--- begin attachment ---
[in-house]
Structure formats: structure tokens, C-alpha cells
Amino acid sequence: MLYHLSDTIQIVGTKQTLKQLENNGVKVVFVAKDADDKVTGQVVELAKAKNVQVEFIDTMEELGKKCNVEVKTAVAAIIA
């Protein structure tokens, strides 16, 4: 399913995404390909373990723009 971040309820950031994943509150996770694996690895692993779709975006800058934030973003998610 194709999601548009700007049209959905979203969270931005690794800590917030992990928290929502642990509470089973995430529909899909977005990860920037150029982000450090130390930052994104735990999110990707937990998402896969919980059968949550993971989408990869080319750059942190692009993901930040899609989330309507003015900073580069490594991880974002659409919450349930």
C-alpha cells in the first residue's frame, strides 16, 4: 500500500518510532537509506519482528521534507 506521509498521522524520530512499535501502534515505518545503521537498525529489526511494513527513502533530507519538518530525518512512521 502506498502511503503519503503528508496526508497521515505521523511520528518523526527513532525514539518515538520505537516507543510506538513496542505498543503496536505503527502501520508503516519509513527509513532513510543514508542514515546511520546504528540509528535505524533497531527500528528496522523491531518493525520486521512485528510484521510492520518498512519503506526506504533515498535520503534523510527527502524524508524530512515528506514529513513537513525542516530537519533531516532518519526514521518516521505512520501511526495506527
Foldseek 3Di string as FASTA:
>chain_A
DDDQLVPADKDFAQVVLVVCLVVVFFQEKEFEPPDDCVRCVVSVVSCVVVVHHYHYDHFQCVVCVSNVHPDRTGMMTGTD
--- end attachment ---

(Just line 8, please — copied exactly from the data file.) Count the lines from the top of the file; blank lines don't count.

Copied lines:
DDDQLVPADKDFAQVVLVVCLVVVFFQEKEFEPPDDCVRCVVSVVSCVVVVHHYHYDHFQCVVCVSNVHPDRTGMMTGTD